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Beyond The Box Score [MultiFormat]
eBook by Chuck Bednar

eBook Category: Sports/Entertainment
eBook Description: How did the loss of the beloved Browns impact the city of Cleveland? Who is Venuste Niyongabo, and what made was his seemingly insignificant 5000-meters victory in the 1996 Olympics special? Why was the age-discrimination trial of former Notre Dame assistant football coach Joe Moore being called the darkest incident in Fighting Irish history? The answers to poignant questions such as these lie within the pages of BEYOND THE BOX SCORE, a collection of 50 essays investigating sports, their impact on society, and the key individuals who make athletic competition the social phenomenon it is today. BEYOND THE BOX SCORE offers insight, depth, and occasionally even humor while examining all types and levels of sporting competition -- from high school to professional and football to golf.

eBook Publisher: DiskUs Publishing
Fictionwise Release Date: September 2010

BEYOND THE BOX SCORE is a must for every sports fan. If you like sports, you'll love this book. --Joyce McLaughlin, Editor ----------------------------------------------------- Chuck Bednar's views on sports has made for an interesting and educational read. You don't have to be a sports fan to enjoy this book. ~~~Marilyn Nesbitt, Editor, DiskUs Publishing ------------------------------------------------------- Chuck Bednar takes you beyond the hype and headlines and puts sports' golden (and tarnished) moments into perspective with clear insights. His love of athletics for its own sake is readily apparent. You'll see the action and feel the tension as he recreates exciting plays or describes the hard fight to win the game. Sports fans will recognize his anguish and frustration when Chuck rallies against those who have reduced athletic competition to a race for the almighty dollar. They'll celebrate as he finds the real sports heroes - athletes who play for the love of the game, not for themselves. Baseball, football, college sports and more?Chuck Bednar speaks as a true fan of sports. Jamie Engle for eBook Connections http://www.ebookconnections.com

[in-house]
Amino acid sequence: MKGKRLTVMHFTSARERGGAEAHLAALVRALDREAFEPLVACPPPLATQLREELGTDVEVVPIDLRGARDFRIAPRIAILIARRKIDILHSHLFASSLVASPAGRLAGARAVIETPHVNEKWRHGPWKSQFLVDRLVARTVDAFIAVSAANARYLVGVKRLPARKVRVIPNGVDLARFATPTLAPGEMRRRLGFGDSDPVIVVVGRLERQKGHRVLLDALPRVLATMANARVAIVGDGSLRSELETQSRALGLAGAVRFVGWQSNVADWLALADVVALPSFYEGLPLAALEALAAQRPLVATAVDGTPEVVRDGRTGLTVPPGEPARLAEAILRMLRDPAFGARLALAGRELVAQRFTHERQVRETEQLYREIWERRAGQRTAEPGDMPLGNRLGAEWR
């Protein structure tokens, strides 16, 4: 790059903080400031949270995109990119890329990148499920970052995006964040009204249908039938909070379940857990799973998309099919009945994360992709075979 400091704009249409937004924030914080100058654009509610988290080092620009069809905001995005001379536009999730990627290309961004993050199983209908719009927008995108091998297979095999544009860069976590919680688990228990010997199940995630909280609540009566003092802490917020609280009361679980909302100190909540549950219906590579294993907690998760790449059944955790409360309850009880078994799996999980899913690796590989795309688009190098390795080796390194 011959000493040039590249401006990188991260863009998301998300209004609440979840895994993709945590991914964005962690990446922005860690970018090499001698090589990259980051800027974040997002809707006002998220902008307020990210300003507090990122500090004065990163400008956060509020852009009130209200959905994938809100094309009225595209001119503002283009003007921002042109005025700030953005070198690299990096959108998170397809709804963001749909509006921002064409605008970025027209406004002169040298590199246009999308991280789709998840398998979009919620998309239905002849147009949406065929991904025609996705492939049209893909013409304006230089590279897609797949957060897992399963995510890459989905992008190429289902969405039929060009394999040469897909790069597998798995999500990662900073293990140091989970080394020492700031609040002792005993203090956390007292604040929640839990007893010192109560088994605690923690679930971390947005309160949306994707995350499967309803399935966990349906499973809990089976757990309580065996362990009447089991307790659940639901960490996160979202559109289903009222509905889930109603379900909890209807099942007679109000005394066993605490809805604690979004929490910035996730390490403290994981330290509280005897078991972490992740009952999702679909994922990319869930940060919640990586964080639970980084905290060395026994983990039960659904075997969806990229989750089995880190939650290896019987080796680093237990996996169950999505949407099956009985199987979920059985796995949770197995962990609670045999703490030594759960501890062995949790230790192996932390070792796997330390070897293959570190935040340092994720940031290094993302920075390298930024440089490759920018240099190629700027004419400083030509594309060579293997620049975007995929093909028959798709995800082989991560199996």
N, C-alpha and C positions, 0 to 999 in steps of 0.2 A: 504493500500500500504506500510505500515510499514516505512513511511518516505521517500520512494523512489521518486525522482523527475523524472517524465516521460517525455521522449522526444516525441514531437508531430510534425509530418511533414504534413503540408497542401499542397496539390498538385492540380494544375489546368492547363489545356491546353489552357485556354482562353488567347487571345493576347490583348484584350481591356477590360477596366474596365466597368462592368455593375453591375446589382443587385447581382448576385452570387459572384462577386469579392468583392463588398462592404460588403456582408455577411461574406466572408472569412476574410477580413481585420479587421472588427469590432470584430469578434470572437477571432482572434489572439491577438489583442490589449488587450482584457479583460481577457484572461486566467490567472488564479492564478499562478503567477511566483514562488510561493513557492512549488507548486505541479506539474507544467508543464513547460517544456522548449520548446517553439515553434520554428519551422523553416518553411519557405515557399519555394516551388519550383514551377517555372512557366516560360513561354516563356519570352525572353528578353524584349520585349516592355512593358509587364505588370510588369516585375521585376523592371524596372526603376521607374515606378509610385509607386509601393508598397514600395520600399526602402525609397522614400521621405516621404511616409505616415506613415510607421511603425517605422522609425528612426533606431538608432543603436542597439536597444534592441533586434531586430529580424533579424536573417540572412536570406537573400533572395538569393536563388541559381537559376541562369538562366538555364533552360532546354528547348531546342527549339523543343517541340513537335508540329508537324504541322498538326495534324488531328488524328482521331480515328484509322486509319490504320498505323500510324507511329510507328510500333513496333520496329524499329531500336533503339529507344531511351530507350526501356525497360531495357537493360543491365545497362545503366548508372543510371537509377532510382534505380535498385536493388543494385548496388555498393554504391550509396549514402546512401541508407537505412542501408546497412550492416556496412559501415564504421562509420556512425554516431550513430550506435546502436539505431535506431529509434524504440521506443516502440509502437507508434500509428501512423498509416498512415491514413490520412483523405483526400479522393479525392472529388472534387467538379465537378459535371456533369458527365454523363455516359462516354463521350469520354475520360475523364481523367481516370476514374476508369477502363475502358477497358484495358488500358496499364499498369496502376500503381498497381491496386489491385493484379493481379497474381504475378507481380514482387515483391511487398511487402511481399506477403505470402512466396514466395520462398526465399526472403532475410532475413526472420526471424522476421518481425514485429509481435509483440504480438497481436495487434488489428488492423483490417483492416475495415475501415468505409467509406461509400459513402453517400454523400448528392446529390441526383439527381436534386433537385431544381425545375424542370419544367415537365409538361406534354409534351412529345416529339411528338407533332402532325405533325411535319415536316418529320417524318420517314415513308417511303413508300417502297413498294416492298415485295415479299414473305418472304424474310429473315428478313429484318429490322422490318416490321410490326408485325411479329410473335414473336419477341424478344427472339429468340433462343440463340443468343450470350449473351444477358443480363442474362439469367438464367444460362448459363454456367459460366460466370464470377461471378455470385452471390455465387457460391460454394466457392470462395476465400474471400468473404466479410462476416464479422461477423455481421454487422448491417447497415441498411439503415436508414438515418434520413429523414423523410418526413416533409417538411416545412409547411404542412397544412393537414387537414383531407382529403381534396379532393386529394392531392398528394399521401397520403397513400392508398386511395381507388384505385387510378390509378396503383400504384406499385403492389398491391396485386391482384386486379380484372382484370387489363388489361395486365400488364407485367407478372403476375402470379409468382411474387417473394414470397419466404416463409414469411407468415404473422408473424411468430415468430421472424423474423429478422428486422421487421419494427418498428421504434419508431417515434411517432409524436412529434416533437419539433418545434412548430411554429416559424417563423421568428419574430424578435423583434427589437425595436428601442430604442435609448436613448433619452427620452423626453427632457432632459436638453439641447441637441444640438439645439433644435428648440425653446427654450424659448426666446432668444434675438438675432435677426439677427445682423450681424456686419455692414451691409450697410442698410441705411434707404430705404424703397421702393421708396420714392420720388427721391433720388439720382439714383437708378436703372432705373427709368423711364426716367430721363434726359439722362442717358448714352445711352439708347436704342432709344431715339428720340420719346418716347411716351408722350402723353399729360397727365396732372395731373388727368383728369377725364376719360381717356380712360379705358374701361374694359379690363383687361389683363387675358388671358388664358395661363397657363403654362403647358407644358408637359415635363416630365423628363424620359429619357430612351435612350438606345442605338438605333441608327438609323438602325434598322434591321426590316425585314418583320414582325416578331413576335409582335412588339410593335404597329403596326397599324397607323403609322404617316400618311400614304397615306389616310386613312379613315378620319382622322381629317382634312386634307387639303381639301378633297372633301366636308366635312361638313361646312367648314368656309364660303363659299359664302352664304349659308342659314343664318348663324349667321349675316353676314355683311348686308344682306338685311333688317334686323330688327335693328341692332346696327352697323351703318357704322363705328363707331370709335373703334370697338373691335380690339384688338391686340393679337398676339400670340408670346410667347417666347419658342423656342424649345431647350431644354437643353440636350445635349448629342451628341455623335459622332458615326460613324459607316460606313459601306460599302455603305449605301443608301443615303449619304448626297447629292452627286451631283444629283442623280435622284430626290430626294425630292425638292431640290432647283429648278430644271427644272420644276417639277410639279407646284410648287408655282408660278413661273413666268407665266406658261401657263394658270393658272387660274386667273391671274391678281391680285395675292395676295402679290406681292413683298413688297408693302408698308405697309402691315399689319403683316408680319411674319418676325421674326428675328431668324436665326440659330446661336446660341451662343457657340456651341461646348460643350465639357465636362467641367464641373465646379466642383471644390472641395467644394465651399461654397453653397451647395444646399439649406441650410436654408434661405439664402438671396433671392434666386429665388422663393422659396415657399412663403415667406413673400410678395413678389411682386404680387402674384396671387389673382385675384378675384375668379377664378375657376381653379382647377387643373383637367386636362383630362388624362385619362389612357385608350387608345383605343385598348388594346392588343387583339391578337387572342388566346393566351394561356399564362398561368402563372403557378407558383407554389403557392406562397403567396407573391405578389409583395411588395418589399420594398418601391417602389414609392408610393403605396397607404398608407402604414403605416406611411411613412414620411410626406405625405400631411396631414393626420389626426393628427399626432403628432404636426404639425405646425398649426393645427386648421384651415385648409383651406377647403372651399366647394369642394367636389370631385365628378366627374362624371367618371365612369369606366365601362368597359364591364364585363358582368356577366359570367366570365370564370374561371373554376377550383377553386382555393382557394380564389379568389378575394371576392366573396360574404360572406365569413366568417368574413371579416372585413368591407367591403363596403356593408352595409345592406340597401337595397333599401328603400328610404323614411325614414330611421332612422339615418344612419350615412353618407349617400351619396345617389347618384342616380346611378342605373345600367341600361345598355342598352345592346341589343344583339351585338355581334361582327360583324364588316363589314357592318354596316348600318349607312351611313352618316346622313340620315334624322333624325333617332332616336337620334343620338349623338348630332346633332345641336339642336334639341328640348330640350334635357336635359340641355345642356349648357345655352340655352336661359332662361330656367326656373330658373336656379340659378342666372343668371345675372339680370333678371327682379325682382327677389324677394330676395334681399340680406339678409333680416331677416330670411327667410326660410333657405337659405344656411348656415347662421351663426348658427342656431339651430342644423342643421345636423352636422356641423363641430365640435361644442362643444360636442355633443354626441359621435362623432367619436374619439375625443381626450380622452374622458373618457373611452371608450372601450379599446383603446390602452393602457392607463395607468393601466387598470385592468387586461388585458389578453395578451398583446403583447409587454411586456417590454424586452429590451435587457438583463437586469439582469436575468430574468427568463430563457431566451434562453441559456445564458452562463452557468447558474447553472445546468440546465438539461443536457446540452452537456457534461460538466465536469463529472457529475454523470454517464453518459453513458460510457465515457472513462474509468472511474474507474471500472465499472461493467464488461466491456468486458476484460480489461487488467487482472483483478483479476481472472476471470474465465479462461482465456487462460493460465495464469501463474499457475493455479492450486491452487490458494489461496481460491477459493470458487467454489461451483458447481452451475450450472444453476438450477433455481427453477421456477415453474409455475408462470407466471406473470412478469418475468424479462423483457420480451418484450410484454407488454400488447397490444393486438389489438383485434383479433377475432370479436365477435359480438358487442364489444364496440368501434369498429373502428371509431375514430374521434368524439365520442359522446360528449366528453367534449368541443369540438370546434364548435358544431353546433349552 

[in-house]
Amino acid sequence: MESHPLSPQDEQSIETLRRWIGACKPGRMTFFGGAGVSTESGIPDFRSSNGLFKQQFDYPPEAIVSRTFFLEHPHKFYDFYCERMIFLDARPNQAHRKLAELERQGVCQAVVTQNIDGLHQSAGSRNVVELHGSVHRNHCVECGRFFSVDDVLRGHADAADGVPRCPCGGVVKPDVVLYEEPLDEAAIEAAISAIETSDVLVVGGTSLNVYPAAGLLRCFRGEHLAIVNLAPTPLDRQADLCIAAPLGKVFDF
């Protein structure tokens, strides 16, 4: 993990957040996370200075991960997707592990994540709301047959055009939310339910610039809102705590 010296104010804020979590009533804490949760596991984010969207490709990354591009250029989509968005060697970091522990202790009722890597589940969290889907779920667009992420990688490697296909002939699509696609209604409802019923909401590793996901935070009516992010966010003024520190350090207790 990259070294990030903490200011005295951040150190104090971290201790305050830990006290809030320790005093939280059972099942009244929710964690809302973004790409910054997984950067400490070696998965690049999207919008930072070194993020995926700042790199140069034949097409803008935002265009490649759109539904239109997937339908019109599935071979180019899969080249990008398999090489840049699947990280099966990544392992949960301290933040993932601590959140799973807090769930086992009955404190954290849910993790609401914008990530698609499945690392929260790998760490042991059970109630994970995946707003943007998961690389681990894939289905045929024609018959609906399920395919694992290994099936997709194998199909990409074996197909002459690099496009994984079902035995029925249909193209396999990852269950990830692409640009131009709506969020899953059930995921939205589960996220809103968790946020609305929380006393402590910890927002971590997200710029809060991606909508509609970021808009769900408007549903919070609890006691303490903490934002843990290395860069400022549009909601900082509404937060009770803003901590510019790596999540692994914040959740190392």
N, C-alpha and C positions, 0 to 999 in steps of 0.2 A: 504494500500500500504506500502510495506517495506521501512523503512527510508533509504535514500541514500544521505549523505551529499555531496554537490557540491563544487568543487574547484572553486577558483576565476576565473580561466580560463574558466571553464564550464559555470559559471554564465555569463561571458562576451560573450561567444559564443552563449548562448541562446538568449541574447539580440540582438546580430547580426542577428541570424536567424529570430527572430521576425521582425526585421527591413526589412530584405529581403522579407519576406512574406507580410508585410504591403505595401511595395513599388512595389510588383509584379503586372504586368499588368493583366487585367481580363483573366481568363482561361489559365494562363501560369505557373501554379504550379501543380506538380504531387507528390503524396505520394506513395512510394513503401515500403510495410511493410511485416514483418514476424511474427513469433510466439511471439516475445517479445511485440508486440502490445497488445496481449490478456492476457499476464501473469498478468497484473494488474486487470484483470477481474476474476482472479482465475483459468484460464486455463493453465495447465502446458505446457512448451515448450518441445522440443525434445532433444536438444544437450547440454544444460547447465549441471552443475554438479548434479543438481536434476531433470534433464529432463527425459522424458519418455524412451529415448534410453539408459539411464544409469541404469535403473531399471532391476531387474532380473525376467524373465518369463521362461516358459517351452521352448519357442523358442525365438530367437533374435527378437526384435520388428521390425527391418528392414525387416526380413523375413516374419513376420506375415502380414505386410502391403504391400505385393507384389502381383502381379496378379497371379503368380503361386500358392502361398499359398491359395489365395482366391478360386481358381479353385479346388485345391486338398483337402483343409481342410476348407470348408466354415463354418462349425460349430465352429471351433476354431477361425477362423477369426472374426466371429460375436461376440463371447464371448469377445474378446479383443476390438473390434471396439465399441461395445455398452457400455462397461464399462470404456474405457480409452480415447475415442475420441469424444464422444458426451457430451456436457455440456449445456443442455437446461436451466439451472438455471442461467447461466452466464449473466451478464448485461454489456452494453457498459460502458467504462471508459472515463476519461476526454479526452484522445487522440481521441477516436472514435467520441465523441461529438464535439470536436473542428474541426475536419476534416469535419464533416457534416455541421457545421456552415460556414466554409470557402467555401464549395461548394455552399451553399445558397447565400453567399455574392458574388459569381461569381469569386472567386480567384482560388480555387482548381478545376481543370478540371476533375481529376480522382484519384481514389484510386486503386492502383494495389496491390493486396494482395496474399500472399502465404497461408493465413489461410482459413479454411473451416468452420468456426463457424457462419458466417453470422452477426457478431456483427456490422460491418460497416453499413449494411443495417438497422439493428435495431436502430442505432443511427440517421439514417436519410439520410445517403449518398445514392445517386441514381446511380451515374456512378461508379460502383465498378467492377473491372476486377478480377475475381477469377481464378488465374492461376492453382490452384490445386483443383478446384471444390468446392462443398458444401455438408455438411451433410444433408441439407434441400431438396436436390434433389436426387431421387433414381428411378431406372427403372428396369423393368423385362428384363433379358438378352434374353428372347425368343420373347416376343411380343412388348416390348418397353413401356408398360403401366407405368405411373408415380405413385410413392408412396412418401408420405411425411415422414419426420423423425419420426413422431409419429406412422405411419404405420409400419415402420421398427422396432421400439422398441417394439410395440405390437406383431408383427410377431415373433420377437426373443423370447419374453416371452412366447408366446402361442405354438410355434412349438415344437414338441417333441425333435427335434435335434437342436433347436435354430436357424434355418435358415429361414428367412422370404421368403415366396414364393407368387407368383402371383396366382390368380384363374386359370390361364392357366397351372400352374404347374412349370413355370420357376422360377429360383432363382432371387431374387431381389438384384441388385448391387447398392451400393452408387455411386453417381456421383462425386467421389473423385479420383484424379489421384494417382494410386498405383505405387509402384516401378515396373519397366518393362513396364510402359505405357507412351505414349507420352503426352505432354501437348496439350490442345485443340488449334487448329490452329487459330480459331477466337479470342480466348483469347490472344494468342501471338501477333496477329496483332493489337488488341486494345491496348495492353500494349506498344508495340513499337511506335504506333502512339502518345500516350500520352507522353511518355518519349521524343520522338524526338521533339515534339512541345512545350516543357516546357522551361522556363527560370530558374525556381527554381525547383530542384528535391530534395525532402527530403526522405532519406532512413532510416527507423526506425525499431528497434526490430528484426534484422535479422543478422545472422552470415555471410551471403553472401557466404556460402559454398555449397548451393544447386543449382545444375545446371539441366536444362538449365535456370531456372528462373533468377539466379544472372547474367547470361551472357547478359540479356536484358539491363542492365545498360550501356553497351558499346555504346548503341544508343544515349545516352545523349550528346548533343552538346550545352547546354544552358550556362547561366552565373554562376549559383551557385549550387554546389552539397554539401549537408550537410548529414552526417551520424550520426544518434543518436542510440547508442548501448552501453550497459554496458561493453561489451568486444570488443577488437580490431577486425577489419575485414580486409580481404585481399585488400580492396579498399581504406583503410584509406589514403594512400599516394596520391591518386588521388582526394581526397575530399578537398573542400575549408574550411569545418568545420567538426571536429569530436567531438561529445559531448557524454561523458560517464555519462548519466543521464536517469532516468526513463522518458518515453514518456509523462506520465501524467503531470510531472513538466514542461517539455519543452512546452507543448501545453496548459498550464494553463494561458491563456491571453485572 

Never give up.

It is one of the most valuable lessons that high school sports can teach, and there is no better example of true athletic grit than the 1997 Ohio Valley Athletic Conference (OVAC) Class AAA baseball championships.

The Barnesville (OH) Shamrocks squad had battled through a difficult schedule in 1997, and had reached the Class AAA finals with an 18-6 record. There, they came face-to-face with the 20-3 Red Devils of St. Clairsville (OH) -- a perennial OVAC powerhouse. While clearly the underdog, playing in the championship contest was nonetheless a dream come true for the Shamrocks.

It soon turned into a nightmare.

St. Clairsville struck quickly and fiercely in the first inning. Craig Lipniskis ripped a two-run double to kick off the scoring, then added a thunderous grand slam later in the inning. When all was said and done, more than 20 Red Devils came to the plate in the first, and St. Clairsville had seized an 11-0 lead.

Then, the nightmare went from bad to worse.